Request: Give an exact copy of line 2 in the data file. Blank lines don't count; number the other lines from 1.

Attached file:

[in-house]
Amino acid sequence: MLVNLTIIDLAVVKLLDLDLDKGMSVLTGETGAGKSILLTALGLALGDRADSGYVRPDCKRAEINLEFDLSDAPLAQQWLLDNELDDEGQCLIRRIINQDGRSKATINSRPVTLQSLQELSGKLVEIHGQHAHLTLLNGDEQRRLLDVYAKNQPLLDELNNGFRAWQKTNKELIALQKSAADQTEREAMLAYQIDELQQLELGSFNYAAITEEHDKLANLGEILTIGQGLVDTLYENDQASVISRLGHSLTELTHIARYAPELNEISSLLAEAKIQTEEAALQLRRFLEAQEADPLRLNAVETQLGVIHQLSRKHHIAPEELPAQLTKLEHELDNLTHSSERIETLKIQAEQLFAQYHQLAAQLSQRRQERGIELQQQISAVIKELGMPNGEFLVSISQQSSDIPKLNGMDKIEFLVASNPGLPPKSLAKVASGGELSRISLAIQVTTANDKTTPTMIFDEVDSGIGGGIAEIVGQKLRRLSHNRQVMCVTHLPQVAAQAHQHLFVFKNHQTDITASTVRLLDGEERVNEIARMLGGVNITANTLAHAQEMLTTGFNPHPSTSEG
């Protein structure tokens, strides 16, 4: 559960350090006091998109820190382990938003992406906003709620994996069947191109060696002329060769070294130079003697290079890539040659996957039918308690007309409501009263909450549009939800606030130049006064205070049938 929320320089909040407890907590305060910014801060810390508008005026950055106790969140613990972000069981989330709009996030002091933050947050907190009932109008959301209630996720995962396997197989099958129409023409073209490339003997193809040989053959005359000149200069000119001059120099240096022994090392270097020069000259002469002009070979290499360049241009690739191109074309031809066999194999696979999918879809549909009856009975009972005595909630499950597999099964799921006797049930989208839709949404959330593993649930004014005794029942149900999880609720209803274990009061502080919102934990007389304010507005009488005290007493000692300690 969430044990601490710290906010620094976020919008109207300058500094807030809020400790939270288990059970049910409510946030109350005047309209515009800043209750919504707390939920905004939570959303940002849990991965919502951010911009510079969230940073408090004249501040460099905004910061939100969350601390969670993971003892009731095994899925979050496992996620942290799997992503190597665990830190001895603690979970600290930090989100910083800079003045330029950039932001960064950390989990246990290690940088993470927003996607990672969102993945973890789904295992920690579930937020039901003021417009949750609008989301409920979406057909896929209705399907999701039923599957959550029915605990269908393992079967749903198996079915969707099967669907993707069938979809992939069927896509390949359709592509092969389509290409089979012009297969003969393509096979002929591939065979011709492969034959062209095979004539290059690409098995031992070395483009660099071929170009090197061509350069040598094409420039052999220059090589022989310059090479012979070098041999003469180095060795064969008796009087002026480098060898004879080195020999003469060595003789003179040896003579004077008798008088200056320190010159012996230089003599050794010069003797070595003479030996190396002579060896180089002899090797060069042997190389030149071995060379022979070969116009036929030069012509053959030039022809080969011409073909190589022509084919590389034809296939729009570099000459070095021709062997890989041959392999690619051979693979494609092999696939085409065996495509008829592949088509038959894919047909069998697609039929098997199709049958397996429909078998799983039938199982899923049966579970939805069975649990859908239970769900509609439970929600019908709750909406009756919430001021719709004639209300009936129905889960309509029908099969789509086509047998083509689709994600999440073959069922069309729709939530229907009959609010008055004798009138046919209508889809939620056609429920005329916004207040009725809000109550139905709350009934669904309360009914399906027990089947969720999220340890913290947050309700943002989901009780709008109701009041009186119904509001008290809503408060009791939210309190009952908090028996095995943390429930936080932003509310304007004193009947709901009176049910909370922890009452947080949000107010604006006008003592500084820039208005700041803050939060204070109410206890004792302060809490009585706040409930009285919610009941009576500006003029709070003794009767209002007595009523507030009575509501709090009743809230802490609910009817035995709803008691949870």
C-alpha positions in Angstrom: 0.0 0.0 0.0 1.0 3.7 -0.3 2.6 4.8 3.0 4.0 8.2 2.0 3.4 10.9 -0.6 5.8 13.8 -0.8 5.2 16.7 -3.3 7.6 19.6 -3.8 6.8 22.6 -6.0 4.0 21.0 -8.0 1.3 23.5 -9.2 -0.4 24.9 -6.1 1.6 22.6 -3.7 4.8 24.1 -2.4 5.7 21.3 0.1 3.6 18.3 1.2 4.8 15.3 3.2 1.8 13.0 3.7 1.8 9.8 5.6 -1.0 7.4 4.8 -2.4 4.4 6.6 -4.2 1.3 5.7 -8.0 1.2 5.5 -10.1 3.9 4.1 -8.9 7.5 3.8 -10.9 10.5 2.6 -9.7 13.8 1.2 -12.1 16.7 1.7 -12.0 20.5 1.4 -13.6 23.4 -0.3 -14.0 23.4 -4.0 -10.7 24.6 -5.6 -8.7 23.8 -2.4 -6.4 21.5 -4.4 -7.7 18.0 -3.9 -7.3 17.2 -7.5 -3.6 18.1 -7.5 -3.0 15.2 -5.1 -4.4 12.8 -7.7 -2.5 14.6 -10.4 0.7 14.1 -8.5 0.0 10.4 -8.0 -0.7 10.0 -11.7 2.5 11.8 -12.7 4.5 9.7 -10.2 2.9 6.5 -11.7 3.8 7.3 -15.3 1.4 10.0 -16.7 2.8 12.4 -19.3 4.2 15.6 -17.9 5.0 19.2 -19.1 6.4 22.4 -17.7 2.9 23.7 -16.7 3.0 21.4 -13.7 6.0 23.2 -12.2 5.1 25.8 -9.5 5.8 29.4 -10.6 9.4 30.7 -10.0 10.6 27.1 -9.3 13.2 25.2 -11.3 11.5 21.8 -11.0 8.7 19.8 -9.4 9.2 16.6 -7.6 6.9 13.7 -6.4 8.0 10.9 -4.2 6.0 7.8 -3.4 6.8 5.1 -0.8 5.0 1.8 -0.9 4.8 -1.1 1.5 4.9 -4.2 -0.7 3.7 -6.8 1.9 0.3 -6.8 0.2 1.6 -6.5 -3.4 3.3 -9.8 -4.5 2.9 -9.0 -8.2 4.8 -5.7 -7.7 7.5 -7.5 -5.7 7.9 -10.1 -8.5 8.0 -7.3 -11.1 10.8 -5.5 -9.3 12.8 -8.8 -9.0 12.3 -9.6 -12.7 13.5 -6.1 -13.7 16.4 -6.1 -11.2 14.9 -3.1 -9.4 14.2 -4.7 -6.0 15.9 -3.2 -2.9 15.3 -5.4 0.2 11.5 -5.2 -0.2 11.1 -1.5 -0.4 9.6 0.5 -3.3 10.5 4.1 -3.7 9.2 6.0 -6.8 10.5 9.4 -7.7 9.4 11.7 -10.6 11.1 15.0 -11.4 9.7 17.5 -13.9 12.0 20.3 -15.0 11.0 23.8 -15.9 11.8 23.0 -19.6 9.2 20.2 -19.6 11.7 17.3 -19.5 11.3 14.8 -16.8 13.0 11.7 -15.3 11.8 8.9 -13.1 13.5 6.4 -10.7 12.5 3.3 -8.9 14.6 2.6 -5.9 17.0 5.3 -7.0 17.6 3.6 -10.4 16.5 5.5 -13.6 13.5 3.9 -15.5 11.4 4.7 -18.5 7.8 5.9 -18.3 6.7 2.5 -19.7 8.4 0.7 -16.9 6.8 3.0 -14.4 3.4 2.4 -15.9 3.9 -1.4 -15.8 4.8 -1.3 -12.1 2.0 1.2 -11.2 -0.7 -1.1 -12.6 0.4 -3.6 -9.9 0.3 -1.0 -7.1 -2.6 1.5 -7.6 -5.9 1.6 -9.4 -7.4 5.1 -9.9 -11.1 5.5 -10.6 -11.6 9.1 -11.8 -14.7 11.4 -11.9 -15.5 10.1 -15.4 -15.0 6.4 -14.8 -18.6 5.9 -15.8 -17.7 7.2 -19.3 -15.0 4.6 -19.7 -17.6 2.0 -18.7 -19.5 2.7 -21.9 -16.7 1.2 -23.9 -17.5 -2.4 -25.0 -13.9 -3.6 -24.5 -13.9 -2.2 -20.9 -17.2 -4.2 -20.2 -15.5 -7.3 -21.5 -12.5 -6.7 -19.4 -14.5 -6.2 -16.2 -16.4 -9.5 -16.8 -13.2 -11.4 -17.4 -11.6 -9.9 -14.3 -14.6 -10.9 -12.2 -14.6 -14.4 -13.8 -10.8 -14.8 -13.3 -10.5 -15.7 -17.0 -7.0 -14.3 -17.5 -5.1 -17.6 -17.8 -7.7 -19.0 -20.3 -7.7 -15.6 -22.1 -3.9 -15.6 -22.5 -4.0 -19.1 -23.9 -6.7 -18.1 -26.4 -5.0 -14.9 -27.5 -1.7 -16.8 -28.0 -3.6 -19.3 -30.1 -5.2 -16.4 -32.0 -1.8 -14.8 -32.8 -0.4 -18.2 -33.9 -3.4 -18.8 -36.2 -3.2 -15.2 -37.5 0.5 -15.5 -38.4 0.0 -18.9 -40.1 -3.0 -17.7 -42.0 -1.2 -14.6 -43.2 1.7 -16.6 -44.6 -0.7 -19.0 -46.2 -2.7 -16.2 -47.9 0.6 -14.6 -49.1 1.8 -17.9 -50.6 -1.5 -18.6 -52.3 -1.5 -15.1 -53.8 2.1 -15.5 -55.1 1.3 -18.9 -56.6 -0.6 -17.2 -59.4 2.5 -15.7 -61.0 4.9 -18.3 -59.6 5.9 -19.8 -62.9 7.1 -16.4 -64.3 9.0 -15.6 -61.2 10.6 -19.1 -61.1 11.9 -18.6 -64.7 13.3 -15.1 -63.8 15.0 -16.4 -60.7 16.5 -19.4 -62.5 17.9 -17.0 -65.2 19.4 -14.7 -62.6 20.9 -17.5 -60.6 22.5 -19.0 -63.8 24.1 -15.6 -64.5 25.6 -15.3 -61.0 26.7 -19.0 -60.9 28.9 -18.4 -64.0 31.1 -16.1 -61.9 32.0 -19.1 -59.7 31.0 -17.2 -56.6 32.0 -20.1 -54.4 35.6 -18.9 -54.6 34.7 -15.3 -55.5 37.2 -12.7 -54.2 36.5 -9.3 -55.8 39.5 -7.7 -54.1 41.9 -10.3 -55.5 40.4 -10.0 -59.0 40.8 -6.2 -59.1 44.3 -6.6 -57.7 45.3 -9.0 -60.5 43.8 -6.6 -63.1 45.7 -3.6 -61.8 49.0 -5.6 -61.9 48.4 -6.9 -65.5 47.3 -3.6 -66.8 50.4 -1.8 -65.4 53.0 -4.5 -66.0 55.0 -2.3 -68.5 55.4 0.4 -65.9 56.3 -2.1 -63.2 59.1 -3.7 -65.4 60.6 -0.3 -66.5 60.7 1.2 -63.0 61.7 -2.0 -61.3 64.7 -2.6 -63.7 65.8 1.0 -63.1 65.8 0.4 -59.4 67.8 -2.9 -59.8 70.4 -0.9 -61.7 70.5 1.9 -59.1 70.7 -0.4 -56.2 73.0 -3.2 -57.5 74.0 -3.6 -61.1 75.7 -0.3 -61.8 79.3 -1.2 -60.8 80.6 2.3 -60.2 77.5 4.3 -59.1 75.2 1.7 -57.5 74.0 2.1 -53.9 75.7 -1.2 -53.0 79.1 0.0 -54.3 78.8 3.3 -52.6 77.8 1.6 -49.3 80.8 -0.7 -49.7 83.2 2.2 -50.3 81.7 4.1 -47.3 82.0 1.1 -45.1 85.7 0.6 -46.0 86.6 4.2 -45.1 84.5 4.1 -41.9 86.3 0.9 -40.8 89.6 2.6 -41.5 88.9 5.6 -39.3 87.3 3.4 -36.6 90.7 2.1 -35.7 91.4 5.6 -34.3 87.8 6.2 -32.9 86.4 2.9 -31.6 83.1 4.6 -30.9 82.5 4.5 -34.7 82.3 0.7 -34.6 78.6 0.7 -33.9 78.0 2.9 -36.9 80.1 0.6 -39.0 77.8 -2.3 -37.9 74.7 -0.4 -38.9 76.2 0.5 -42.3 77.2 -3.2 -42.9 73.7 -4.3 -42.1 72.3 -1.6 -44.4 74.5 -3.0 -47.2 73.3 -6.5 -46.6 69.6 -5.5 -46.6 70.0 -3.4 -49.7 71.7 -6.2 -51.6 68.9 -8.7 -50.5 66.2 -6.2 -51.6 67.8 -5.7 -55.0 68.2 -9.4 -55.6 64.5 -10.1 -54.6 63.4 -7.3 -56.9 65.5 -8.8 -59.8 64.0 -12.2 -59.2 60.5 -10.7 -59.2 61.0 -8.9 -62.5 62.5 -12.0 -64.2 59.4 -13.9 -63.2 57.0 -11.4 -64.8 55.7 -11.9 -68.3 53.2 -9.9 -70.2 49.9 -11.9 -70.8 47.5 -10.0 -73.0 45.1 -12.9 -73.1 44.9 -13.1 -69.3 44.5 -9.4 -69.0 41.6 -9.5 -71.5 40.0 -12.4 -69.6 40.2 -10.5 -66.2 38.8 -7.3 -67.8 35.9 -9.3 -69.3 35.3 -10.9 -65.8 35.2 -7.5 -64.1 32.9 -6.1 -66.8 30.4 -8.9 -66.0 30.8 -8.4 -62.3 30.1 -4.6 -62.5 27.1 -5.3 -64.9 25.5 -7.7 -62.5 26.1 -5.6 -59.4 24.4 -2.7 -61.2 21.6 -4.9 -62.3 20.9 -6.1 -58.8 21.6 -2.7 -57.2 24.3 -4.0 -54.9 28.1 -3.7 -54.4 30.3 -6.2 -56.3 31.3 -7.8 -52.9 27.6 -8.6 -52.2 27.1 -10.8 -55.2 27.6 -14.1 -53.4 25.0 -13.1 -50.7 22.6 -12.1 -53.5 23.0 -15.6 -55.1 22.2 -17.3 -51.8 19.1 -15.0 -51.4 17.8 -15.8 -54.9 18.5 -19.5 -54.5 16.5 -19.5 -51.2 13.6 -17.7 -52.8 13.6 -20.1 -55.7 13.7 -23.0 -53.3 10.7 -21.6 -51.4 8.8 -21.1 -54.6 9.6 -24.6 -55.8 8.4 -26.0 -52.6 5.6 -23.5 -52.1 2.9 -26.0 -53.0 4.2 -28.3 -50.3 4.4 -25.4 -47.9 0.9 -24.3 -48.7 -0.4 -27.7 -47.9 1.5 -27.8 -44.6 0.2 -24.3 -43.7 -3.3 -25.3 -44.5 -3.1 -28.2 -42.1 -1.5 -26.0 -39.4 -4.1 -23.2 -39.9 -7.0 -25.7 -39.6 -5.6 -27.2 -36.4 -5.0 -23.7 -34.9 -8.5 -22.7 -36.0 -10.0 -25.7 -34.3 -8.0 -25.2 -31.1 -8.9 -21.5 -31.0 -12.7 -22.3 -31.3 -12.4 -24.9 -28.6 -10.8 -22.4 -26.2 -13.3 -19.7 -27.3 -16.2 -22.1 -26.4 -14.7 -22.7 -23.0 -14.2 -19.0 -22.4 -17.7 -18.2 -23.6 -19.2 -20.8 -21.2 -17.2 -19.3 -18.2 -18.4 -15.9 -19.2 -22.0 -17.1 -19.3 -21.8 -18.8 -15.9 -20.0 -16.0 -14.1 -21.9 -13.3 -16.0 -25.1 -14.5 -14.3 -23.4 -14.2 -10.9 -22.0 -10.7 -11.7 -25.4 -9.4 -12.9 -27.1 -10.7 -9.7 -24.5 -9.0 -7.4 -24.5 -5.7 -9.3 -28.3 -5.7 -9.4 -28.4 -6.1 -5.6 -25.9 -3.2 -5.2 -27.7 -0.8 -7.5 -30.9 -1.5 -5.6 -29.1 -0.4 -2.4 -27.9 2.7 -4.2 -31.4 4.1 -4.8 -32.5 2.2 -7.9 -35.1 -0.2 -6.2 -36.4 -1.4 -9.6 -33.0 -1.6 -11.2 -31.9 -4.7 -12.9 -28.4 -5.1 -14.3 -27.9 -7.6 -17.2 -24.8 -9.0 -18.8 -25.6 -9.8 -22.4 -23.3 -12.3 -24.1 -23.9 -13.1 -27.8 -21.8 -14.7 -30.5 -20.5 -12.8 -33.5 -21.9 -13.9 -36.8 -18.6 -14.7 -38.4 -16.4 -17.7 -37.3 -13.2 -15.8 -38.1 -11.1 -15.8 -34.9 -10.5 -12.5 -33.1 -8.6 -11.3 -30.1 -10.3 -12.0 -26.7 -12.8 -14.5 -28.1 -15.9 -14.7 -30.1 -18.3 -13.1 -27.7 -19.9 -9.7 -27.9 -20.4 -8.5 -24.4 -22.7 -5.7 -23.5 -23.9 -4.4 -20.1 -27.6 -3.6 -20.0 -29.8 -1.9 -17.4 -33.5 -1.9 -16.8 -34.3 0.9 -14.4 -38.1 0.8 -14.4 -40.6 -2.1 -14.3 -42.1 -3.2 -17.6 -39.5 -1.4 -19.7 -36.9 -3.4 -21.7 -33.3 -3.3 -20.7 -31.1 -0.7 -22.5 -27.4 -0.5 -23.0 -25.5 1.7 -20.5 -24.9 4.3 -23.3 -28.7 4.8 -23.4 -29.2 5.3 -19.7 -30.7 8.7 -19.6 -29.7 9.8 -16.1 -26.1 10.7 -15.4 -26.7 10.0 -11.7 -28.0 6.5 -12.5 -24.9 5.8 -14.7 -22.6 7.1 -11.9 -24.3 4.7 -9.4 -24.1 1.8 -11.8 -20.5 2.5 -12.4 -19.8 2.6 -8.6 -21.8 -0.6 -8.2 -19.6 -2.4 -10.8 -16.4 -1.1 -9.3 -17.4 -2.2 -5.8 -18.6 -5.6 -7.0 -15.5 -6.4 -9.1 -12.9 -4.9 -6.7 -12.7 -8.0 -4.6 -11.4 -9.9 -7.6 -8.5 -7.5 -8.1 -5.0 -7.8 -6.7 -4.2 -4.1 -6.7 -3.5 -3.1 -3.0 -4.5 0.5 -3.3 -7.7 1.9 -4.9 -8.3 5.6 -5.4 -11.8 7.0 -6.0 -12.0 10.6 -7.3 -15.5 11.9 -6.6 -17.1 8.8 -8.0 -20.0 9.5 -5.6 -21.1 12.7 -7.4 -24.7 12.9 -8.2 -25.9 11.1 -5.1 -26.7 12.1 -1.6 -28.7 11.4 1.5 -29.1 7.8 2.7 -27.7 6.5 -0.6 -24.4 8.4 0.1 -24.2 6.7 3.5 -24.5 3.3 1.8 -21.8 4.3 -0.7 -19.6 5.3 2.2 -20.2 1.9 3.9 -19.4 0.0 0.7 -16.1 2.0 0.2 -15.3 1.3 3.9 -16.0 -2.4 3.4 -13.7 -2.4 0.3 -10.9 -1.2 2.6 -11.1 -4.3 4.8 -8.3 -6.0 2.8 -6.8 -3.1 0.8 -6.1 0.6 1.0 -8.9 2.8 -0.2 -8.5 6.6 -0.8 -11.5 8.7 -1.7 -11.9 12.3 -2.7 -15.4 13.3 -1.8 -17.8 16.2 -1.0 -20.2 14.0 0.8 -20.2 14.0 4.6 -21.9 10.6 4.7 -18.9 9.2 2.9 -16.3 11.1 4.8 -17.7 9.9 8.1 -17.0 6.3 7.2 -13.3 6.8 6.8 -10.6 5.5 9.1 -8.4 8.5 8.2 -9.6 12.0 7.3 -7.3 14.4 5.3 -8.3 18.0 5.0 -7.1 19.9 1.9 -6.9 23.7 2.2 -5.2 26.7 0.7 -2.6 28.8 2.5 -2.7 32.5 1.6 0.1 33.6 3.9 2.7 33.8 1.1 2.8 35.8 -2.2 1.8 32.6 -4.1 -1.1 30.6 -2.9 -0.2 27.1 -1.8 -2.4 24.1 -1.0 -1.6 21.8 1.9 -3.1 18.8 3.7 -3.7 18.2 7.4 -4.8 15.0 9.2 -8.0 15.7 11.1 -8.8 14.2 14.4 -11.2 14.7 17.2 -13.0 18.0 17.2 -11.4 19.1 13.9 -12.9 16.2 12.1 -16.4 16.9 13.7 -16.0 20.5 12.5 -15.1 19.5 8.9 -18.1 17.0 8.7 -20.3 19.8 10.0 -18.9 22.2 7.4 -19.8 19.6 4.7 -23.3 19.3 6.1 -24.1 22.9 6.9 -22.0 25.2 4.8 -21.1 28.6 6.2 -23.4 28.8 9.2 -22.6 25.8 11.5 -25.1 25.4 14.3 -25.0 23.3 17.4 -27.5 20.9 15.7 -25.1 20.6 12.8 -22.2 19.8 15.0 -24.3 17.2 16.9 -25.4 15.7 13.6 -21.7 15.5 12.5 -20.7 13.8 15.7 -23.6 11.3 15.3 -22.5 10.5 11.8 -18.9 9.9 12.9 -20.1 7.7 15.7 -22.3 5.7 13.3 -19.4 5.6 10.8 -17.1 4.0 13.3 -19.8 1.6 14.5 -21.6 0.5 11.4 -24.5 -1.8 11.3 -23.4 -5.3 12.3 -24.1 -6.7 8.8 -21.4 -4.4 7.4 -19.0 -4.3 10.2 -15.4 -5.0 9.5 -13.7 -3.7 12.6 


Amino acid sequence: MLVNLTIIDLAVVKLLDLDLDKGMSVLTGETGAGKSILLTALGLALGDRADSGYVRPDCKRAEINLEFDLSDAPLAQQWLLDNELDDEGQCLIRRIINQDGRSKATINSRPVTLQSLQELSGKLVEIHGQHAHLTLLNGDEQRRLLDVYAKNQPLLDELNNGFRAWQKTNKELIALQKSAADQTEREAMLAYQIDELQQLELGSFNYAAITEEHDKLANLGEILTIGQGLVDTLYENDQASVISRLGHSLTELTHIARYAPELNEISSLLAEAKIQTEEAALQLRRFLEAQEADPLRLNAVETQLGVIHQLSRKHHIAPEELPAQLTKLEHELDNLTHSSERIETLKIQAEQLFAQYHQLAAQLSQRRQERGIELQQQISAVIKELGMPNGEFLVSISQQSSDIPKLNGMDKIEFLVASNPGLPPKSLAKVASGGELSRISLAIQVTTANDKTTPTMIFDEVDSGIGGGIAEIVGQKLRRLSHNRQVMCVTHLPQVAAQAHQHLFVFKNHQTDITASTVRLLDGEERVNEIARMLGGVNITANTLAHAQEMLTTGFNPHPSTSEG